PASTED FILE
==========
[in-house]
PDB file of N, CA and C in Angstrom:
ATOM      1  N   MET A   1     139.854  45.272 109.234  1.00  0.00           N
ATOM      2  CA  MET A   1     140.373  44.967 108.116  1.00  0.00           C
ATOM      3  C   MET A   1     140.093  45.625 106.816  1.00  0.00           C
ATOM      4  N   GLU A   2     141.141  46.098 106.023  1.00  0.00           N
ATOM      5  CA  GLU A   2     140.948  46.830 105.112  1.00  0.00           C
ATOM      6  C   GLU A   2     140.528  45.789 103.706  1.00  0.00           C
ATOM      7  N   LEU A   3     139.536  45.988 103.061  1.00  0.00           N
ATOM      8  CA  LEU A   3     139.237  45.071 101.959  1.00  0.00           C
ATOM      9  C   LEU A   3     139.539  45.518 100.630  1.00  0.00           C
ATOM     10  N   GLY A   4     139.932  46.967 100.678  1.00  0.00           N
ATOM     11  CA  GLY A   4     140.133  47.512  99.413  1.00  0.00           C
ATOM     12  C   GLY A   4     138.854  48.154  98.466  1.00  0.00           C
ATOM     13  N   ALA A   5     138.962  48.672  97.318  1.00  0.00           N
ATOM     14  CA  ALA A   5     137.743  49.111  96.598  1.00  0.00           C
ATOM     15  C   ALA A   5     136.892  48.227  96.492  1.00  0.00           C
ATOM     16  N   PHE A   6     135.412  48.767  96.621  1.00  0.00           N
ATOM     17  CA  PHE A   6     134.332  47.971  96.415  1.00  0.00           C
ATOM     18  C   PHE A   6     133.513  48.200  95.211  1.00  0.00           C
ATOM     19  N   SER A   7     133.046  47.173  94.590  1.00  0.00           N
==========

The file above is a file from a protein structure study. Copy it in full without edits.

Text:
[in-house]
PDB file of N, CA and C in Angstrom:
ATOM      1  N   MET A   1     139.854  45.272 109.234  1.00  0.00           N
ATOM      2  CA  MET A   1     140.373  44.967 108.116  1.00  0.00           C
ATOM      3  C   MET A   1     140.093  45.625 106.816  1.00  0.00           C
ATOM      4  N   GLU A   2     141.141  46.098 106.023  1.00  0.00           N
ATOM      5  CA  GLU A   2     140.948  46.830 105.112  1.00  0.00           C
ATOM      6  C   GLU A   2     140.528  45.789 103.706  1.00  0.00           C
ATOM      7  N   LEU A   3     139.536  45.988 103.061  1.00  0.00           N
ATOM      8  CA  LEU A   3     139.237  45.071 101.959  1.00  0.00           C
ATOM      9  C   LEU A   3     139.539  45.518 100.630  1.00  0.00           C
ATOM     10  N   GLY A   4     139.932  46.967 100.678  1.00  0.00           N
ATOM     11  CA  GLY A   4     140.133  47.512  99.413  1.00  0.00           C
ATOM     12  C   GLY A   4     138.854  48.154  98.466  1.00  0.00           C
ATOM     13  N   ALA A   5     138.962  48.672  97.318  1.00  0.00           N
ATOM     14  CA  ALA A   5     137.743  49.111  96.598  1.00  0.00           C
ATOM     15  C   ALA A   5     136.892  48.227  96.492  1.00  0.00           C
ATOM     16  N   PHE A   6     135.412  48.767  96.621  1.00  0.00           N
ATOM     17  CA  PHE A   6     134.332  47.971  96.415  1.00  0.00           C
ATOM     18  C   PHE A   6     133.513  48.200  95.211  1.00  0.00           C
ATOM     19  N   SER A   7     133.046  47.173  94.590  1.00  0.00           N